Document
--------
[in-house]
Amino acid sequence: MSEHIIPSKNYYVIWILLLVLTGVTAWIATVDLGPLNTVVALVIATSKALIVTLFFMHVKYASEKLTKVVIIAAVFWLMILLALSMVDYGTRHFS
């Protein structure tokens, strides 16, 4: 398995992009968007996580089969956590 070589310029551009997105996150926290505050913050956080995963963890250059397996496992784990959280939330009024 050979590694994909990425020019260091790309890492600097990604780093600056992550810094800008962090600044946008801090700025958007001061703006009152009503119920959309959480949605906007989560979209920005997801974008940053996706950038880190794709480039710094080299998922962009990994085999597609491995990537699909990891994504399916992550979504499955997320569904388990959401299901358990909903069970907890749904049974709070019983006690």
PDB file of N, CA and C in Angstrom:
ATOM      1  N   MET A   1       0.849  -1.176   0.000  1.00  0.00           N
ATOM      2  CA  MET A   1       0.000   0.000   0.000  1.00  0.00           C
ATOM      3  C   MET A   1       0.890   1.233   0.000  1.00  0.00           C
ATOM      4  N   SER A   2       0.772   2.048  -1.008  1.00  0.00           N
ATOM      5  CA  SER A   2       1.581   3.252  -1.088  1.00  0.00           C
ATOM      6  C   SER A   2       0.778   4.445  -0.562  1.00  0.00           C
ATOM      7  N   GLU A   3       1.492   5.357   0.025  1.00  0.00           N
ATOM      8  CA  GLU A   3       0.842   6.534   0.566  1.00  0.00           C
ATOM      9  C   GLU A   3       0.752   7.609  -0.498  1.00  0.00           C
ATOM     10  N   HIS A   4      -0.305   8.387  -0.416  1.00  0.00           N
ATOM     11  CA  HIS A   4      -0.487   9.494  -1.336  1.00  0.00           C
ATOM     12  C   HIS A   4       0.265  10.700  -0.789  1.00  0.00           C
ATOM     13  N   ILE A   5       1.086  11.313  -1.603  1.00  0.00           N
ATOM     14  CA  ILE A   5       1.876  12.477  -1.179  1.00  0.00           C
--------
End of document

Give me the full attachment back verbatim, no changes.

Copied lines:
[in-house]
Amino acid sequence: MSEHIIPSKNYYVIWILLLVLTGVTAWIATVDLGPLNTVVALVIATSKALIVTLFFMHVKYASEKLTKVVIIAAVFWLMILLALSMVDYGTRHFS
């Protein structure tokens, strides 16, 4: 398995992009968007996580089969956590 070589310029551009997105996150926290505050913050956080995963963890250059397996496992784990959280939330009024 050979590694994909990425020019260091790309890492600097990604780093600056992550810094800008962090600044946008801090700025958007001061703006009152009503119920959309959480949605906007989560979209920005997801974008940053996706950038880190794709480039710094080299998922962009990994085999597609491995990537699909990891994504399916992550979504499955997320569904388990959401299901358990909903069970907890749904049974709070019983006690």
PDB file of N, CA and C in Angstrom:
ATOM      1  N   MET A   1       0.849  -1.176   0.000  1.00  0.00           N
ATOM      2  CA  MET A   1       0.000   0.000   0.000  1.00  0.00           C
ATOM      3  C   MET A   1       0.890   1.233   0.000  1.00  0.00           C
ATOM      4  N   SER A   2       0.772   2.048  -1.008  1.00  0.00           N
ATOM      5  CA  SER A   2       1.581   3.252  -1.088  1.00  0.00           C
ATOM      6  C   SER A   2       0.778   4.445  -0.562  1.00  0.00           C
ATOM      7  N   GLU A   3       1.492   5.357   0.025  1.00  0.00           N
ATOM      8  CA  GLU A   3       0.842   6.534   0.566  1.00  0.00           C
ATOM      9  C   GLU A   3       0.752   7.609  -0.498  1.00  0.00           C
ATOM     10  N   HIS A   4      -0.305   8.387  -0.416  1.00  0.00           N
ATOM     11  CA  HIS A   4      -0.487   9.494  -1.336  1.00  0.00           C
ATOM     12  C   HIS A   4       0.265  10.700  -0.789  1.00  0.00           C
ATOM     13  N   ILE A   5       1.086  11.313  -1.603  1.00  0.00           N
ATOM     14  CA  ILE A   5       1.876  12.477  -1.179  1.00  0.00           C